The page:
Labyrinth, Kate Mosse. This story blends fact and fiction, the past and the present, and wraps it up with a spectacular location of Carcassonne, France. So vividly described, I had to visit Carcassonne myself. I fell in love with the city, too.
Green Eggs and Ham, Dr Seuss. Laugh if you want, at the title in italicized font. When I was a child, tormented and wild, this book made smile, and sit for a while. I would read it in a chair. I would read it on the stair. I would read it to my cats, those who don’t like it are stupid twats. I’d even read this to a moose, my favouritist book by Dr Seuss.
I must also give an honorable mention to the Harry Potter series. To be able to string together sub-plots for seven books, create vivid and dynamic characters, and not waste a single item introduced, Rowling must be commended. She gets a lot of flack in literary circles, but she is probably responsible for millions of children around the world putting down television remote controls and picking up books. That can never be a bad thing.
I could go on and add Douglas Adams, Golding, Goldman, Shakespeare, but the list would just be too long. I’ve read a lot of the classics, or so-called classics, but the 10 above, although fairly modern, sit better with me and most of you would be able to find them and give them a read. Unless you want to try the Latin in Umberto Eco’s The Name of the Rose. That’s kind of fun.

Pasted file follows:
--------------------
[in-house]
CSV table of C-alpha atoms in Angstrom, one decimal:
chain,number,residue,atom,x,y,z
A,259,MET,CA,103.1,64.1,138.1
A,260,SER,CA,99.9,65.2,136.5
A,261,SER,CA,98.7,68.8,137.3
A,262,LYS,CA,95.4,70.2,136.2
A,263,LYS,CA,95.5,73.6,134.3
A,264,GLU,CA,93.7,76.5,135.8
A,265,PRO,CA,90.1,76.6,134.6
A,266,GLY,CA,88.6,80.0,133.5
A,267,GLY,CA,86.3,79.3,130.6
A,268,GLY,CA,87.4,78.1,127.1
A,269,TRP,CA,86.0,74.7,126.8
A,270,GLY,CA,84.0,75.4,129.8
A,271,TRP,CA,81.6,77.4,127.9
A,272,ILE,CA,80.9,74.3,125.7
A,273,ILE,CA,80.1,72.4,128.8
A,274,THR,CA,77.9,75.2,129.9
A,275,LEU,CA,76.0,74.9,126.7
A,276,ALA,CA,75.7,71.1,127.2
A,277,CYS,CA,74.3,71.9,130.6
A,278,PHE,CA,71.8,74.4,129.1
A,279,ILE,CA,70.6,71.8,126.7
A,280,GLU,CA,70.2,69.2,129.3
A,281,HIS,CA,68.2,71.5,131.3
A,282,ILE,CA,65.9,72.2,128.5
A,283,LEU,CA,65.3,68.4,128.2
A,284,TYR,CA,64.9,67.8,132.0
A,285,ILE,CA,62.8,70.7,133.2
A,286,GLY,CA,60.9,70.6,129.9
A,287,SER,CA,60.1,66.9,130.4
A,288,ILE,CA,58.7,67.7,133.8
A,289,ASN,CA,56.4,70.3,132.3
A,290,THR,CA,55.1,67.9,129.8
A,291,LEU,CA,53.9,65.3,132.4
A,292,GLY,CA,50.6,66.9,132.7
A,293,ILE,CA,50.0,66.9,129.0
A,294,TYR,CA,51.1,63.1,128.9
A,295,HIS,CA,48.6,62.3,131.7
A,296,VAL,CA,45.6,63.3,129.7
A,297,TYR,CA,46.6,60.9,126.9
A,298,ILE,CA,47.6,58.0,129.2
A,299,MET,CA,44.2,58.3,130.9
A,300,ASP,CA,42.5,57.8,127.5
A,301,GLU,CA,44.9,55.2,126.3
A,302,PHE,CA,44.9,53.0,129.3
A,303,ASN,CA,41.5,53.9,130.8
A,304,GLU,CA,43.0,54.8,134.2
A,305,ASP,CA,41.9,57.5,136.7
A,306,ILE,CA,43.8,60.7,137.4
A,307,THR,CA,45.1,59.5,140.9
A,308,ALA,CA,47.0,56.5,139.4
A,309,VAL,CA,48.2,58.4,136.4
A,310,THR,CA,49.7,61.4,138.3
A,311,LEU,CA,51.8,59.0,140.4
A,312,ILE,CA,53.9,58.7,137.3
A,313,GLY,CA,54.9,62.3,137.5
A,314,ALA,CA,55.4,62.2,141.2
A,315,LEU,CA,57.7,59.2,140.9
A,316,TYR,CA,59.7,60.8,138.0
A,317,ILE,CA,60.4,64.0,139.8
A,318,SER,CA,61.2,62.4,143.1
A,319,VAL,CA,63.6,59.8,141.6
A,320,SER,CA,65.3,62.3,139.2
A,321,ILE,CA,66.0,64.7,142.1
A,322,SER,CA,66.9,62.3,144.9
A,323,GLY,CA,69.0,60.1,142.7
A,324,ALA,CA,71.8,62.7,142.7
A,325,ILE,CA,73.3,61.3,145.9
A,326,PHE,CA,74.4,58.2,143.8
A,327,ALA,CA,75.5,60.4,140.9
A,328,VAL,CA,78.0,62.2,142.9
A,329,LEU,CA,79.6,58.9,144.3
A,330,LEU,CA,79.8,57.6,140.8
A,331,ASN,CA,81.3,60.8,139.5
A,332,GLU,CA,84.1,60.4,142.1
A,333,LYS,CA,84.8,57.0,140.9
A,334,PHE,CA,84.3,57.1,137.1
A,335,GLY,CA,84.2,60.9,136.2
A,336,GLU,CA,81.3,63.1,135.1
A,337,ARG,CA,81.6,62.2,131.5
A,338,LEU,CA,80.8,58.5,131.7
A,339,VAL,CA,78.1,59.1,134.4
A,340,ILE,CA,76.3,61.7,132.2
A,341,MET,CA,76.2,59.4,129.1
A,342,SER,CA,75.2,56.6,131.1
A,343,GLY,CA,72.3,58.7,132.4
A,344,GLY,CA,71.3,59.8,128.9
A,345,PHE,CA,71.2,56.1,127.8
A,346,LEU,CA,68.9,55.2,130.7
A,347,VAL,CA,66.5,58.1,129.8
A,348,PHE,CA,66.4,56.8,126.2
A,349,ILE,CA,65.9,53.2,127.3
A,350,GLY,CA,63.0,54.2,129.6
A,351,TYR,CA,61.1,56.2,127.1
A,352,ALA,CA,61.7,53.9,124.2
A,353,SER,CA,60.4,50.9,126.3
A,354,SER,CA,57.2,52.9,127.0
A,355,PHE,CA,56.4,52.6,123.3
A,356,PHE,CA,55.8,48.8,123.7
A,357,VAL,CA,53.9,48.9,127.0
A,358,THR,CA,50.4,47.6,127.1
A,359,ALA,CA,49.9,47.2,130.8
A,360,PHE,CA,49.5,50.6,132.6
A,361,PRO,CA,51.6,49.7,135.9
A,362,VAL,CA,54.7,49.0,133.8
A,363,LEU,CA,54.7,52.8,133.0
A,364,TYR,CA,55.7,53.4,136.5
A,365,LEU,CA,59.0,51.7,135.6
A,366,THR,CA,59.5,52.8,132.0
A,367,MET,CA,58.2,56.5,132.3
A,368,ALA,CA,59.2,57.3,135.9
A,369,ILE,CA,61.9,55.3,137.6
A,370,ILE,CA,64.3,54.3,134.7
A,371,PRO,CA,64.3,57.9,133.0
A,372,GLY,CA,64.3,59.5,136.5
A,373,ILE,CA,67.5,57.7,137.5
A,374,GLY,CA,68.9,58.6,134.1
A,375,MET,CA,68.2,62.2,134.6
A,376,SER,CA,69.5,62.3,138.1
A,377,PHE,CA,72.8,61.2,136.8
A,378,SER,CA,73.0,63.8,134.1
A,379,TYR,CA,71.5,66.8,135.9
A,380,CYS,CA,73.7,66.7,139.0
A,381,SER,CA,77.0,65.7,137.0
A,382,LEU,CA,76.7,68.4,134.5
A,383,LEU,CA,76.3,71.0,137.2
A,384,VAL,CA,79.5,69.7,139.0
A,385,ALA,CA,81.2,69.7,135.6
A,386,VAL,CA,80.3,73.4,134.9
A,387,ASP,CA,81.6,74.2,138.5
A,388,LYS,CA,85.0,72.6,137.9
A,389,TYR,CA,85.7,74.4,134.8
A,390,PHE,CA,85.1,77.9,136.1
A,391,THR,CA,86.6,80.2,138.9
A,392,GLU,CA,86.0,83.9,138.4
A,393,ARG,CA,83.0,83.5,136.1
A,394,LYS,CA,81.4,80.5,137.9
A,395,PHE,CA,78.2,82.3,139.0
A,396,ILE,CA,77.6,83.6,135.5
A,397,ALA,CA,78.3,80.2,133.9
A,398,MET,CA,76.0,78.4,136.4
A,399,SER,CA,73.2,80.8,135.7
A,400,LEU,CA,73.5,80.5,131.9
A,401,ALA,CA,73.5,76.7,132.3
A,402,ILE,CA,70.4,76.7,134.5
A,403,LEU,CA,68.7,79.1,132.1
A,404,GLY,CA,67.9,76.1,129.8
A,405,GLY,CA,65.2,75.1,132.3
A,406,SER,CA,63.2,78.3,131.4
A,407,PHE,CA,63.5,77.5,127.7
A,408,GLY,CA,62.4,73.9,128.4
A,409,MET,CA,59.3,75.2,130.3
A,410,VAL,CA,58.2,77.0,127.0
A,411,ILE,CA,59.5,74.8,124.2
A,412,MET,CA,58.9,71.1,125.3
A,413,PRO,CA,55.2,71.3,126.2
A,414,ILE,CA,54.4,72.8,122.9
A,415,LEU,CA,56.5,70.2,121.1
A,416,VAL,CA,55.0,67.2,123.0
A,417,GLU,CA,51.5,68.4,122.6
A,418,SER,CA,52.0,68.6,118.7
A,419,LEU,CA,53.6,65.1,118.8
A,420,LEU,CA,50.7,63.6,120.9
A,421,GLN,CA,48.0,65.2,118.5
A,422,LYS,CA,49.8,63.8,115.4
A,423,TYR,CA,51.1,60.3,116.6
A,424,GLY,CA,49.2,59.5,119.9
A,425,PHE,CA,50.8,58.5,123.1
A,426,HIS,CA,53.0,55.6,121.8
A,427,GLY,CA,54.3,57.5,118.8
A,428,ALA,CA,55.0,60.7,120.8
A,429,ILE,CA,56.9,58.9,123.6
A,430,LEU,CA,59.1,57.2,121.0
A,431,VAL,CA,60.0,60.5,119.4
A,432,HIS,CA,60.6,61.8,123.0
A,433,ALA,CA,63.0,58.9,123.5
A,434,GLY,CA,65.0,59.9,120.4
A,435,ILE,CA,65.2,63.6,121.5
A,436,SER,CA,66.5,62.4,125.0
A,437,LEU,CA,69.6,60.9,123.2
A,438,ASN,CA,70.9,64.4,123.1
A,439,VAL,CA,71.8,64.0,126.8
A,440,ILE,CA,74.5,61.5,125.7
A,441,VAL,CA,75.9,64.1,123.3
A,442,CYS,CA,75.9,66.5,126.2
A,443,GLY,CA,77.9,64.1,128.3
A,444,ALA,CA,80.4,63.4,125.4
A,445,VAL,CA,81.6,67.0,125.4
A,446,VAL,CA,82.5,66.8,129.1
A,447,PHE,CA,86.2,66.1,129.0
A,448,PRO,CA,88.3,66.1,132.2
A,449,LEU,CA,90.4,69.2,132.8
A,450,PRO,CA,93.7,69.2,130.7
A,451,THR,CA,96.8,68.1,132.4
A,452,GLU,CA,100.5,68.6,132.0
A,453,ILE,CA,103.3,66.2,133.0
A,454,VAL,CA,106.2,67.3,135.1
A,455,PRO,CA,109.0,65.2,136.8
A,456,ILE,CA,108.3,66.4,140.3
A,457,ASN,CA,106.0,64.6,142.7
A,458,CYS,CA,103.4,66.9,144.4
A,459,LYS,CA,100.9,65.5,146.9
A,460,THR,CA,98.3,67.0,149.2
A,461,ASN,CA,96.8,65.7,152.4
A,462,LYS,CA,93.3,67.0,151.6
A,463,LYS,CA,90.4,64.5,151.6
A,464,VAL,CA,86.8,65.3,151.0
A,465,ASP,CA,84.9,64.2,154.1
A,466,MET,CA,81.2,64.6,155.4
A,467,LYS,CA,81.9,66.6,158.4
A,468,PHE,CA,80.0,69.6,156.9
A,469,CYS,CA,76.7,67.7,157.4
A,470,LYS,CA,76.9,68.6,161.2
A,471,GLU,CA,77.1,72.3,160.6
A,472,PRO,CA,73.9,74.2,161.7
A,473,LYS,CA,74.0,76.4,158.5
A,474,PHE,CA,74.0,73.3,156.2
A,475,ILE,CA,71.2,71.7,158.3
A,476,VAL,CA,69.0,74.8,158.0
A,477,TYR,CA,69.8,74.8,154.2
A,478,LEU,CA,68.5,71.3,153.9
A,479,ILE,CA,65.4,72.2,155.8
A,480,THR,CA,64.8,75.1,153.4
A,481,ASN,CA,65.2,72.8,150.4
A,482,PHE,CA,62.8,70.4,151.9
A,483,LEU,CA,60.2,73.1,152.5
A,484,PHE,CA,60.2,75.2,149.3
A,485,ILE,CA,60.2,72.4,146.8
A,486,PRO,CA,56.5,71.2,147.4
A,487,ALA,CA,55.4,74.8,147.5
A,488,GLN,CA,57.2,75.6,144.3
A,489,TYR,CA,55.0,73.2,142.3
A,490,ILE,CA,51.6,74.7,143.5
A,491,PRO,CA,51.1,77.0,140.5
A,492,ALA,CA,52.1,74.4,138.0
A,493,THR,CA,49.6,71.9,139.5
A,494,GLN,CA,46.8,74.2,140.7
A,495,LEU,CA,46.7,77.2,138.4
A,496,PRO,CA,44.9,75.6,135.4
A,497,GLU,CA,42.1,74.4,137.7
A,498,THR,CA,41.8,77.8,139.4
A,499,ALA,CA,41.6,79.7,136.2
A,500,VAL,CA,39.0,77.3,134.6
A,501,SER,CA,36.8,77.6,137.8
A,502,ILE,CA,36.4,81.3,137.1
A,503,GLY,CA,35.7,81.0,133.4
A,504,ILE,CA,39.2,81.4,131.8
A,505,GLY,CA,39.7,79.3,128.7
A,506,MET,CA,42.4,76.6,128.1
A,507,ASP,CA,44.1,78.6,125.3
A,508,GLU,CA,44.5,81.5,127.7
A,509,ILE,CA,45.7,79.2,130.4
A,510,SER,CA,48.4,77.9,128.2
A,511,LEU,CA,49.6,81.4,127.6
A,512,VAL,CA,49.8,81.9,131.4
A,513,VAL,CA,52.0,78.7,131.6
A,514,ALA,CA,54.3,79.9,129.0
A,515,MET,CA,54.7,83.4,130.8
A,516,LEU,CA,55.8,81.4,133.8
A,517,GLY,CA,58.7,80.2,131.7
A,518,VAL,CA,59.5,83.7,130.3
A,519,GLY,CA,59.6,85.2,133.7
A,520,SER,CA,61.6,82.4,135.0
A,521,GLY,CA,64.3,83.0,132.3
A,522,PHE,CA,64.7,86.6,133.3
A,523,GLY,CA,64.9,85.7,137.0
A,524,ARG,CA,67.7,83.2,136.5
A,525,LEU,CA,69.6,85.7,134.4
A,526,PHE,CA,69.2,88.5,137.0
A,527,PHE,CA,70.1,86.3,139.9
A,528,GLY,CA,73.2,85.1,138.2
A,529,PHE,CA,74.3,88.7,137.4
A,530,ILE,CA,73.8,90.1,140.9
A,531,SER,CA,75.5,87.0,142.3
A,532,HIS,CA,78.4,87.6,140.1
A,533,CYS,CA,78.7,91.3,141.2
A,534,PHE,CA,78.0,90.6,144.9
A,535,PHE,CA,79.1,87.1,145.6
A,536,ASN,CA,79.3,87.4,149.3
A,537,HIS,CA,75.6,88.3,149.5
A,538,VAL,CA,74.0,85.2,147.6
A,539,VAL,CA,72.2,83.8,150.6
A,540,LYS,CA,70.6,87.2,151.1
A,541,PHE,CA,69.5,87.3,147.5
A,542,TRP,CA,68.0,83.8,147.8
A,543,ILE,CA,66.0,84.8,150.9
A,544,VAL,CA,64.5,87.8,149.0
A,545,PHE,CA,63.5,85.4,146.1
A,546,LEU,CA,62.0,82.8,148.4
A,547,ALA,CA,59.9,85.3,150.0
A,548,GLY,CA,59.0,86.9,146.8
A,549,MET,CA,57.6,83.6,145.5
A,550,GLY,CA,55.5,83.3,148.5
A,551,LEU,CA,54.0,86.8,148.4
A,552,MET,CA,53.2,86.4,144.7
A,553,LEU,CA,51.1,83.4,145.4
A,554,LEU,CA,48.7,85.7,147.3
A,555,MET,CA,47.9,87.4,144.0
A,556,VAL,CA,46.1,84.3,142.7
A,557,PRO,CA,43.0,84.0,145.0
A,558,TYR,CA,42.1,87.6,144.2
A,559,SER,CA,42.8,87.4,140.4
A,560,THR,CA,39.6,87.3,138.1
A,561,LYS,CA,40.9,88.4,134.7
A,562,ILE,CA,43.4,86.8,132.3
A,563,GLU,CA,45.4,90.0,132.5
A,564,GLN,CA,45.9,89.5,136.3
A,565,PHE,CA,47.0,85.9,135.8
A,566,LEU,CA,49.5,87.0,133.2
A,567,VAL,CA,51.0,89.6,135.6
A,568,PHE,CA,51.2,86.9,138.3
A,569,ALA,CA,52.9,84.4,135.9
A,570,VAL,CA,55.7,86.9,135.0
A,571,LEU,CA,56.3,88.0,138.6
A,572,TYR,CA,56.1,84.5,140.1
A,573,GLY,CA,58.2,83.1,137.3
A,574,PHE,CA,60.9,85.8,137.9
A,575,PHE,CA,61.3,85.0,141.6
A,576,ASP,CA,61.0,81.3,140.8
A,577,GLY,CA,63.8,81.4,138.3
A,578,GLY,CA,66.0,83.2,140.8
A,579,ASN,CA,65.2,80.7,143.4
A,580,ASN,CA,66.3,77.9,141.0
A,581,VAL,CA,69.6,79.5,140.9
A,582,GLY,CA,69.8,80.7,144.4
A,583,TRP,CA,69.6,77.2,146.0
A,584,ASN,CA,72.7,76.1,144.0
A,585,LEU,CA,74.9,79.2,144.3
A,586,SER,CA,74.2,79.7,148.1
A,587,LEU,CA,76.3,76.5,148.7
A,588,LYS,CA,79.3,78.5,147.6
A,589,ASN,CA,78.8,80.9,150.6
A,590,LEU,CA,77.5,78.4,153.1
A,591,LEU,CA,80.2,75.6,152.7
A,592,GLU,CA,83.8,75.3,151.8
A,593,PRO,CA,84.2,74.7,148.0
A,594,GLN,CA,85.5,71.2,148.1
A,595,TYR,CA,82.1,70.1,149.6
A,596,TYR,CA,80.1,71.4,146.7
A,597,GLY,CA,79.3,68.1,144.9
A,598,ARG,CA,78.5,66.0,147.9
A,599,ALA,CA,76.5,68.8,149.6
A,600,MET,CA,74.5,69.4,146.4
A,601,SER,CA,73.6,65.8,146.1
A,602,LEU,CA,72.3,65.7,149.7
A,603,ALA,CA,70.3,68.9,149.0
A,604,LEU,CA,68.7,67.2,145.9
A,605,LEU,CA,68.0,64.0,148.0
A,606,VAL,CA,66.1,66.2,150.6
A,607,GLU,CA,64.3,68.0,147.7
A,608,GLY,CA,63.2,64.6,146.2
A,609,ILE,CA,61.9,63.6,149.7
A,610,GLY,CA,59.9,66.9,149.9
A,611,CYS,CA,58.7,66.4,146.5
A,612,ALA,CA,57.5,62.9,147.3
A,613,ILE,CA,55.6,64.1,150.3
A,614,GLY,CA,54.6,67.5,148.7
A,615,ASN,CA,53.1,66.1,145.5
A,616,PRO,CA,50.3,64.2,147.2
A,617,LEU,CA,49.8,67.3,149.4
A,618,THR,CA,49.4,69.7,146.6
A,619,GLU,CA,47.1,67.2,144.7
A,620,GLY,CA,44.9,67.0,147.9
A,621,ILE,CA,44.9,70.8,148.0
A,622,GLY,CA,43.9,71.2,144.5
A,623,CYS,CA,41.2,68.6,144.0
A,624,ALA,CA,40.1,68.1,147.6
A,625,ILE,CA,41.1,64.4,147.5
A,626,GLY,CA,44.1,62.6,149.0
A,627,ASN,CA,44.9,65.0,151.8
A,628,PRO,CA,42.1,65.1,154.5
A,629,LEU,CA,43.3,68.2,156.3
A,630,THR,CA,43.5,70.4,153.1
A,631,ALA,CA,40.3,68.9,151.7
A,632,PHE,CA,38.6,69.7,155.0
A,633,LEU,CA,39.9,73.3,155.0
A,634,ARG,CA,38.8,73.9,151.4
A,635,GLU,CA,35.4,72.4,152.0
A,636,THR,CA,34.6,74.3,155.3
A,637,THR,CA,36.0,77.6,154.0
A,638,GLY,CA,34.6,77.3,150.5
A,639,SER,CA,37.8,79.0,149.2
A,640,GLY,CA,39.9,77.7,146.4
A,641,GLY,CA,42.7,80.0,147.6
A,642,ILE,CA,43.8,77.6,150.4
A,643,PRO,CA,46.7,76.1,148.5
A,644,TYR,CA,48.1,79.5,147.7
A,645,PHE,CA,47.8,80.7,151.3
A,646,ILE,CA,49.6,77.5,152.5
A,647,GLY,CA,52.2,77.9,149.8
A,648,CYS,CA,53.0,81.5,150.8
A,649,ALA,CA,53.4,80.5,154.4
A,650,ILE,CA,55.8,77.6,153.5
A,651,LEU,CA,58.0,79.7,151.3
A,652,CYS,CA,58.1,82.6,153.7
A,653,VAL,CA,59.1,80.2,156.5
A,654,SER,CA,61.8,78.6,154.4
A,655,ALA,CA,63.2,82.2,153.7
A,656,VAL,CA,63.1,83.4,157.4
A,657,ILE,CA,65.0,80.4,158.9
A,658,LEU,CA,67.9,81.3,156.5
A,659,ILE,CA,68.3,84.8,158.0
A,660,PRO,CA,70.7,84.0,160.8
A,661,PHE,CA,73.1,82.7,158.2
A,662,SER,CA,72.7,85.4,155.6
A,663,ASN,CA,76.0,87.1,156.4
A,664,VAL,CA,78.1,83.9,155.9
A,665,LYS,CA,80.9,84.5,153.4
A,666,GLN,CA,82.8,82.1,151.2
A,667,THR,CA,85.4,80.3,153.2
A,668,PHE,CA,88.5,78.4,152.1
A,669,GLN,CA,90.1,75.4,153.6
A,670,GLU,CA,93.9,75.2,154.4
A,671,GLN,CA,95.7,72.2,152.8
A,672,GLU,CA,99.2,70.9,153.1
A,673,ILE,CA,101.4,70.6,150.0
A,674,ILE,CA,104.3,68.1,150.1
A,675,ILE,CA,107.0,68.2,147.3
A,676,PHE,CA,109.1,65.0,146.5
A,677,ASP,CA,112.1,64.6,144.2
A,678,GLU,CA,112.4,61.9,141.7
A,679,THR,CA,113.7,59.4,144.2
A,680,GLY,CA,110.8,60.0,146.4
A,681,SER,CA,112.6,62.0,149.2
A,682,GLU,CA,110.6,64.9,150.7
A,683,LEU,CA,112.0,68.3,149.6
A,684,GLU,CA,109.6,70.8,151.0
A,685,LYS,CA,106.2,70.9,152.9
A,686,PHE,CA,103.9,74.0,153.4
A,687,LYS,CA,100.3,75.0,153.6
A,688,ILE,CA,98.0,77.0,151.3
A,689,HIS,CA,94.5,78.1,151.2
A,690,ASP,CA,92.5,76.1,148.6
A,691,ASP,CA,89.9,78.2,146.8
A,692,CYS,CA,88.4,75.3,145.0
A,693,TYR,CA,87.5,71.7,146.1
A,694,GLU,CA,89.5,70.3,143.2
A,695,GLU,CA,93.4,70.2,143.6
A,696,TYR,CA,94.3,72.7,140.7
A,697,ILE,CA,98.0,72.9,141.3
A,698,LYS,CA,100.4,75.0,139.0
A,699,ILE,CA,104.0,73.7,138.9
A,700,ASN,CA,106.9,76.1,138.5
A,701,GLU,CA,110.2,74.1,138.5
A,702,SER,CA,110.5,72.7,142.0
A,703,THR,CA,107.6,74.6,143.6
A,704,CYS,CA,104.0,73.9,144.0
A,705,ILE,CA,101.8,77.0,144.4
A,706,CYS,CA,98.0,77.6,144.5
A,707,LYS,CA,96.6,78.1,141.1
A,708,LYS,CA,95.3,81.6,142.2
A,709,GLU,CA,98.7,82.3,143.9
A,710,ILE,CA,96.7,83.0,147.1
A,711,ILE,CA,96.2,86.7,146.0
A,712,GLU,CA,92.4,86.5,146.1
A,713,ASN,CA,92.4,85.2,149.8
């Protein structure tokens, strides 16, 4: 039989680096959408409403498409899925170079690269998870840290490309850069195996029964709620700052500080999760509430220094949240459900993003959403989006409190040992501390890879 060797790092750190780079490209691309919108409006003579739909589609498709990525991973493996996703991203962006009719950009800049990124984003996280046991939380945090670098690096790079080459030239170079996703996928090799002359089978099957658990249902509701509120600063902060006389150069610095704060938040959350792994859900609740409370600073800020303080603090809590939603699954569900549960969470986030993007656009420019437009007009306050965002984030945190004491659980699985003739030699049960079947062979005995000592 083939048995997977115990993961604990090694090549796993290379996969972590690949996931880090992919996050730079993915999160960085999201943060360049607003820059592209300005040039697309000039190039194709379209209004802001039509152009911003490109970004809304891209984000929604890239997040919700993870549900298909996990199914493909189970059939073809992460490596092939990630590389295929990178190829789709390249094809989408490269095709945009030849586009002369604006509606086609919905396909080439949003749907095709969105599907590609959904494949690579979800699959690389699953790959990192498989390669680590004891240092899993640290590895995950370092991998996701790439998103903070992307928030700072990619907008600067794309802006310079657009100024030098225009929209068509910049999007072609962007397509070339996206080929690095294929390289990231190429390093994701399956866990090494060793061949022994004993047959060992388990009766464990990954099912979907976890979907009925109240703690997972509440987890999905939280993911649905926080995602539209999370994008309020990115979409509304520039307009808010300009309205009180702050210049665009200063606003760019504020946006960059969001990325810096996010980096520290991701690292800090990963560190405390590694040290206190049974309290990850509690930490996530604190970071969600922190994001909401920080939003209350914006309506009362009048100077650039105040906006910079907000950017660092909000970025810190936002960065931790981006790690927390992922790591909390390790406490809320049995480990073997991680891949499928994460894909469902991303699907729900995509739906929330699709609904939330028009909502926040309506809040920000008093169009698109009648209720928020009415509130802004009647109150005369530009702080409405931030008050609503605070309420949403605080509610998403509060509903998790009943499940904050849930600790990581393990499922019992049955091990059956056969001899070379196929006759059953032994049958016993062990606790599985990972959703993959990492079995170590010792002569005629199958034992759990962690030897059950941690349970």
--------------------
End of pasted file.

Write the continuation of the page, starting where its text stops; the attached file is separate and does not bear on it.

I would also, probably because I’m sick and twisted, like to see these books hit bookstores sometime soon.
I am a Sex Addict… but Only with my Wife, by any celebrity who manages to stay faithful for any length of time. We can attribute it to the late Paul Newman if necessary. I’m just sick of this whole “sex addict” thing.
Me Love you Long Time – An Around the World Tour of Call Girls and Whores, by Charlie Sheen. I’m not saying this has to have photos, although it would help, but who better than our man Charlie to enlighten us about the world’s oldest profession.
The Last Scientologist, by Tom Cruise. With his popularity waning, good old Tom forges a lonely path when the rest of his Hollywood brethren realize you can’t trust a man whose name starts with a solitary letter. The subsequent movie fails at the box office, even though Johnny Depp is hired to play the role of Cruise.
You Mean the Internet can be Searched by Anyone, A compilation of shocked celebrity tales about their scandals of leaked photos, stories, videos, and confessions. It stays number one on all book charts until …
Kraft Dinner won’t get you Laid, by Geraint Isitt. My over-the-top, tongue-in-cheek, not for the faint of heart dating advice book for men (although women will probably take more away from it then men will). Written in one month for NANO, I’m seriously thinking of finding a publisher for this comedic dissertation. Excerpts available for all who ask.